Q_Goest

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    Hi ydeardorff. Most hydraulic systems I'm familiar with have some kind of valve or other flow restriction that limits the flow of hydraulic fluid through the circuit, and thus limits the speed that hydraulic actuators can operate at. I'd guess your system is the same. Trace the flow of hydraulic fluid from the pump/accumulator and see if you can identify where there might be a flow restriction. Many times it will be built in to the hydraulic actuator itself. It could be a valve or orifice.

    If that's what's causing the very slow movement, you may be able to change the speed simply by making an adjustment or changing the restriction. Problem may be that at the limits of the motion, your 'door' will impact much harder. If that's the case, you can add rubber stops or small, industrial shock absorbers. First, see if there's a restriction you can adjust or change.
     
  6. Sep 26, 2009 #5
    Thank you, Im working that end with a hydraulics technician as we speak.

    The other thing Im trying to do is to hide the mechanism inside the body, making some sort of over center mechanical lock to prevent the top from coming loose from relying on hydraulic pressure to keep it closed. And lastly, find a way to keep the pressure equalized side to side, so there is no binding if one side goes down quicker than the other.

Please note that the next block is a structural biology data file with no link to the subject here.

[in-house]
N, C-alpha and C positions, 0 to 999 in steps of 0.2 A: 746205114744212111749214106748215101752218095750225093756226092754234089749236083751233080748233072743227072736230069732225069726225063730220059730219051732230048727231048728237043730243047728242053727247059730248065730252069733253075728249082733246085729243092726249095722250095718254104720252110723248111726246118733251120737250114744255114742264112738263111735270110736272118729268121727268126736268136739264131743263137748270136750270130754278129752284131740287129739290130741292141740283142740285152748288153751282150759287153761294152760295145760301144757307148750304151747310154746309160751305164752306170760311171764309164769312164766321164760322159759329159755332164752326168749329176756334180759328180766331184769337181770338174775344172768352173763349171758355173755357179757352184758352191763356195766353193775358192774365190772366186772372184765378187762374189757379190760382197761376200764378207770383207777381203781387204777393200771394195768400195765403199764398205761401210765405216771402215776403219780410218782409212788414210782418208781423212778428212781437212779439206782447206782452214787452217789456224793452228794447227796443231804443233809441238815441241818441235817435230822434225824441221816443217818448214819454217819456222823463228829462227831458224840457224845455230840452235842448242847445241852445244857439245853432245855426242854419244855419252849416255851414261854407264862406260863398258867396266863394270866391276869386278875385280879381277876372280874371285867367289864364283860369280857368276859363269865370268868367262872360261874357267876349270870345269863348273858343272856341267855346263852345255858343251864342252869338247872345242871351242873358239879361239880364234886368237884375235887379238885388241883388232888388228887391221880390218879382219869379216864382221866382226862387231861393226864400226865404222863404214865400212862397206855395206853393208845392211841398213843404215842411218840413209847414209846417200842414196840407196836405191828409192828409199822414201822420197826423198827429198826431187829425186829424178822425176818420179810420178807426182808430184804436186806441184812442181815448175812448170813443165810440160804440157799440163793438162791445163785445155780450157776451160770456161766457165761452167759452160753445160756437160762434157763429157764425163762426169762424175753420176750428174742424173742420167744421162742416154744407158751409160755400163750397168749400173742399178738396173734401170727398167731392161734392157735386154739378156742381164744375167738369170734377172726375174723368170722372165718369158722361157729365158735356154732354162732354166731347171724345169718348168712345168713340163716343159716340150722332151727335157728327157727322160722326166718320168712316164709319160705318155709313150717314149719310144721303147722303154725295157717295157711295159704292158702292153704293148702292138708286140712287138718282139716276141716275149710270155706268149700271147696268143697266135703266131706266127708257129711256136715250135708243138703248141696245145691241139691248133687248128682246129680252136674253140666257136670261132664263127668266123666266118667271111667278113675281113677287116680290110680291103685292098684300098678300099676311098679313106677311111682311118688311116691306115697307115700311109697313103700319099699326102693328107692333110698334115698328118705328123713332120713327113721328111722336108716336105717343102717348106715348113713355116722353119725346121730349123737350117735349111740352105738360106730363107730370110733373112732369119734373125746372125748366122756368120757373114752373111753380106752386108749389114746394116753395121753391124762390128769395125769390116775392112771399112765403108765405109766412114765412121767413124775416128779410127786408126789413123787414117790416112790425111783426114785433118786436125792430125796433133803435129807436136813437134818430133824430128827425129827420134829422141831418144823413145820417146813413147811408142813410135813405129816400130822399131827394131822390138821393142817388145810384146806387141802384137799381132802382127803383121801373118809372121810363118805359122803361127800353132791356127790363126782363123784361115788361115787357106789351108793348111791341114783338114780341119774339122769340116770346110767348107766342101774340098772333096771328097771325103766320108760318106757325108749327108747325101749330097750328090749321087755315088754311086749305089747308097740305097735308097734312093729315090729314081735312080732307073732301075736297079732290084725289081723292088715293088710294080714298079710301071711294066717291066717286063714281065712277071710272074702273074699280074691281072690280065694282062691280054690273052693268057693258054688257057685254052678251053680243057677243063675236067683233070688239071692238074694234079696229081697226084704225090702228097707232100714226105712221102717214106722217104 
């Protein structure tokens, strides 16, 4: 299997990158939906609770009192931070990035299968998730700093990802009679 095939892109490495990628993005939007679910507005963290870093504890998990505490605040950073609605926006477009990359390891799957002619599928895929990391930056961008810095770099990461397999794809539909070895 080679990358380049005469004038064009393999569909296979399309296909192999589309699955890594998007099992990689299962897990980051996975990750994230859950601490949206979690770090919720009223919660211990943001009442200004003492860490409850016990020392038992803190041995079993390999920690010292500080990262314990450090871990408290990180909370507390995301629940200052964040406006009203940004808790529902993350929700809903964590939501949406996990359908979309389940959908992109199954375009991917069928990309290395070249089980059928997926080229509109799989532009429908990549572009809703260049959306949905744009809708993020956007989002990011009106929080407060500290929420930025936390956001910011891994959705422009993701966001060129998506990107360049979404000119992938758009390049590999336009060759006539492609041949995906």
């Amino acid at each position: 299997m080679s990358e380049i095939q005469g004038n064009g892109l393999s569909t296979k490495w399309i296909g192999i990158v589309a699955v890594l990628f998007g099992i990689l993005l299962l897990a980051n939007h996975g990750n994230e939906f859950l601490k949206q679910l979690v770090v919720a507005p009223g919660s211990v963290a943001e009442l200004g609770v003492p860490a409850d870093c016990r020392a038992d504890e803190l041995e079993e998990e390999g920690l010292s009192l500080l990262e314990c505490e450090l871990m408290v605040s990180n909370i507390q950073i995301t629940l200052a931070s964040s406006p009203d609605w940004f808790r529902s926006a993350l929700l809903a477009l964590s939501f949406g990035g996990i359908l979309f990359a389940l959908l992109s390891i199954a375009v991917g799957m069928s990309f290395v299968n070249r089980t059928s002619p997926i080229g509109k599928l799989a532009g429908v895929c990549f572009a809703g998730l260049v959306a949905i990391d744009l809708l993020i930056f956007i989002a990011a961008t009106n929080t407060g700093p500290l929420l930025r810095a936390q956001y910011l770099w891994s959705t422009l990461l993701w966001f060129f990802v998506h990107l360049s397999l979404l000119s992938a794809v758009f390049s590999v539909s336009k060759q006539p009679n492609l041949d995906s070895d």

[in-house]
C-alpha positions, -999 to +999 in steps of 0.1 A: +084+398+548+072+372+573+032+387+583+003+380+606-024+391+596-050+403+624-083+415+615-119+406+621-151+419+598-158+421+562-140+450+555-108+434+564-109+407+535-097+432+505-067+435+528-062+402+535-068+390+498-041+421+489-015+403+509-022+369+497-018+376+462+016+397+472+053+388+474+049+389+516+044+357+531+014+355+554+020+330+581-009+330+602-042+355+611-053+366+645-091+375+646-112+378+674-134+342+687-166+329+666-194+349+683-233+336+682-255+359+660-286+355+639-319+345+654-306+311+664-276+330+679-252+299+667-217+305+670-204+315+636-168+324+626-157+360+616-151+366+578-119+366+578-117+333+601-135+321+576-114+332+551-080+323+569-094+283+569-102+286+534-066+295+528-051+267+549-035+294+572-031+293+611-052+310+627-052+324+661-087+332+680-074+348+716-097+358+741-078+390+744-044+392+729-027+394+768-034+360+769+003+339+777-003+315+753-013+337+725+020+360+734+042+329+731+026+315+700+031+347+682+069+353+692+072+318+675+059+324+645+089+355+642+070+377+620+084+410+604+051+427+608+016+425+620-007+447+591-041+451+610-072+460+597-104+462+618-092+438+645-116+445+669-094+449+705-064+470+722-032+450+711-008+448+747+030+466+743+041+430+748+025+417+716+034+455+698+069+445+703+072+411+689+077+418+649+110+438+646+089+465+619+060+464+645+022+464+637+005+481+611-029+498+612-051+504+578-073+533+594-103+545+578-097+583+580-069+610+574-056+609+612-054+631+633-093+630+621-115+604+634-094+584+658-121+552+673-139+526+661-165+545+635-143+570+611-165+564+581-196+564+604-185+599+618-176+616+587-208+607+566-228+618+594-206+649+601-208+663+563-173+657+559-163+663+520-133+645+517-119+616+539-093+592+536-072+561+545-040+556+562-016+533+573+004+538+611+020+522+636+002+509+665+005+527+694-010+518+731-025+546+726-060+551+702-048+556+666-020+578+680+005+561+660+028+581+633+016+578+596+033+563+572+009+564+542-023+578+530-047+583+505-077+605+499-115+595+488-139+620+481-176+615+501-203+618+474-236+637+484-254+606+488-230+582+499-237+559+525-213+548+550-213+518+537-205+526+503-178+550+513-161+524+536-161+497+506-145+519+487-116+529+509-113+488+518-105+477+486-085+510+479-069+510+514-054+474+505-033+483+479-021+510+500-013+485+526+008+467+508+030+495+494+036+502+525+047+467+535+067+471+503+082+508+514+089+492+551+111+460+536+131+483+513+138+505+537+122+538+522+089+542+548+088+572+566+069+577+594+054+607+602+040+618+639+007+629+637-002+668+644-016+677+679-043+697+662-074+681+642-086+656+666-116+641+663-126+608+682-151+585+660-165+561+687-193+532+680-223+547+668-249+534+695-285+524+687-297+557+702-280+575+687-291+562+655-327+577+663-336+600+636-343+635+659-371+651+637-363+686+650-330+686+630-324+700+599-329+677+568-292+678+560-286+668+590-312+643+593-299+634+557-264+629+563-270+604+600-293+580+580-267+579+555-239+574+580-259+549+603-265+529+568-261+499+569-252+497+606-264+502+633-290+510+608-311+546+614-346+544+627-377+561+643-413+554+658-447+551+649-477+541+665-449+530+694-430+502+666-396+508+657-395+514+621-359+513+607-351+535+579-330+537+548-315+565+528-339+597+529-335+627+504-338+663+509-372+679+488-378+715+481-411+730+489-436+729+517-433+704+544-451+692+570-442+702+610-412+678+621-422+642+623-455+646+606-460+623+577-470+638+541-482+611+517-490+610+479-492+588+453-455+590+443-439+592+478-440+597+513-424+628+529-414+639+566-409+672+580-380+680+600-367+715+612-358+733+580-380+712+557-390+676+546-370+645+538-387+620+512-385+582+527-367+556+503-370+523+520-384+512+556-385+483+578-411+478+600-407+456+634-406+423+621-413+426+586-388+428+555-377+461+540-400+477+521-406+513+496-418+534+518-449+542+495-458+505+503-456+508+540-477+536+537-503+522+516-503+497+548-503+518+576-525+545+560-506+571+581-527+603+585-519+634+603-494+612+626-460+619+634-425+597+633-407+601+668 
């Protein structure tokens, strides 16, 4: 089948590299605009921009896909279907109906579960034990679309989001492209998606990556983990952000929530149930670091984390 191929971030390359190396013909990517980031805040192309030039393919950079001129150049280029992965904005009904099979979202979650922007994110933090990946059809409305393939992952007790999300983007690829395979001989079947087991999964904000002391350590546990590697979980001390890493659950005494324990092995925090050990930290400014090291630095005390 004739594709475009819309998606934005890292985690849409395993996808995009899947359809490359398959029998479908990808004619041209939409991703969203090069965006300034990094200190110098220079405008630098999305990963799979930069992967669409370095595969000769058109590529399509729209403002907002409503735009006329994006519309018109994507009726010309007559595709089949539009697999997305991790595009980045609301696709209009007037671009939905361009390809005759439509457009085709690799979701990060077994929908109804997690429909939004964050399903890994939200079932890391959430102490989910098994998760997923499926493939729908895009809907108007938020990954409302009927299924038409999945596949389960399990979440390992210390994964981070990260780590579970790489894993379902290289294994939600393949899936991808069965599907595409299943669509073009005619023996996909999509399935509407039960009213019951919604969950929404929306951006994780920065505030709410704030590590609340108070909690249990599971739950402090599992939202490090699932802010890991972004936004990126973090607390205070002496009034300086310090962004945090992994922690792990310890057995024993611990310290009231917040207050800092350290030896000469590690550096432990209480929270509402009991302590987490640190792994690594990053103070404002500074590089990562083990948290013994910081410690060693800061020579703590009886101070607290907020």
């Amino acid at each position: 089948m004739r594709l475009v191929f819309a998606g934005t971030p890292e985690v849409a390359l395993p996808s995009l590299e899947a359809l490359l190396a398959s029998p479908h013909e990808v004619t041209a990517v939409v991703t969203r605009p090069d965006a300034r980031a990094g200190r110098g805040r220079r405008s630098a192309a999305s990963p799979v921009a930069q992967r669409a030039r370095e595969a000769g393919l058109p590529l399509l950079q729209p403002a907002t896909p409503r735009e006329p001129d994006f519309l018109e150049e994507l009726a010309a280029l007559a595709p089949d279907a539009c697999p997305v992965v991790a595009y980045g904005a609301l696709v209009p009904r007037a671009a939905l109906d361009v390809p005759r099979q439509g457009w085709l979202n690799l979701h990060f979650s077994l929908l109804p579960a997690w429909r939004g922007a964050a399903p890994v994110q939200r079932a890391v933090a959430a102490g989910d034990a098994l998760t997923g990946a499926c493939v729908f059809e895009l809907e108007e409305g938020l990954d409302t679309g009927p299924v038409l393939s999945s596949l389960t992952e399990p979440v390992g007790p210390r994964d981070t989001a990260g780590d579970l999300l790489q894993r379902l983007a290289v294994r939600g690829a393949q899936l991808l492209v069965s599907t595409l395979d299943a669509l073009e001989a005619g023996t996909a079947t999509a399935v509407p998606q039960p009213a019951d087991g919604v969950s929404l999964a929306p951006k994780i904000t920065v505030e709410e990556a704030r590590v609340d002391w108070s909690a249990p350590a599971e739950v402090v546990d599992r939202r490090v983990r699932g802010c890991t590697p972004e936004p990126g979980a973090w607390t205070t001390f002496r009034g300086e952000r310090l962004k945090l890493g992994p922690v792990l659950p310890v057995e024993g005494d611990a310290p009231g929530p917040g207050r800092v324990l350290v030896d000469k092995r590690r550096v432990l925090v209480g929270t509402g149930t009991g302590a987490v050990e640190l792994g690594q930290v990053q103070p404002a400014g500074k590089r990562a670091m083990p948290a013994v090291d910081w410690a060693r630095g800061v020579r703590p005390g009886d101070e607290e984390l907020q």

7. Sep 26, 2009 #6

    Q_Goest

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    Bottom line is fairly simple in my mind. The geometry of the hinges and actuator can't be changed easily. If there's no restriction in the hydraulics, then the only help is to increase the flow capacity of the hydraulic pump. The overcenter mechanism is a good idea but I think it'll be difficult to make work. If it were me, and I wanted to do the overcenter mechanism idea, I'd make a scale drawing of the hinge and design it on CAD to make sure I had the right motion before I made it in metal. I'd also look at stresses in the parts. You could also look at velocities and accelerations and even do a full dynamic analysis, but that's probably going past what you're interested in.
     
  8. Sep 26, 2009 #7

    Danger

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    To start with, I wouldn't give any thought to a hydraulic 'timer' for the last bit of travel. Think of the way that a door closer or variable-rate shock absorber works. It will take a while for me to come up with a specific design, but basically you use two hydraulic circuits in the same system. One is very low-restriction for rapid movement. When your lid is about 90% down (and maybe also up), the piston covers the main port and uncovers one leading from a high-restriction feed, which results in slow travel for the remainder of the cycle.
    Blocked flow should result in positive locking of the cylinder, so I'm not sure what's going on with that part. You can solve it by having a linkage that is tripped by the piston rod and pulls a locking lug into position.
     
  9. Sep 27, 2009 #8
    heres a picture with measurements if anyone needs it.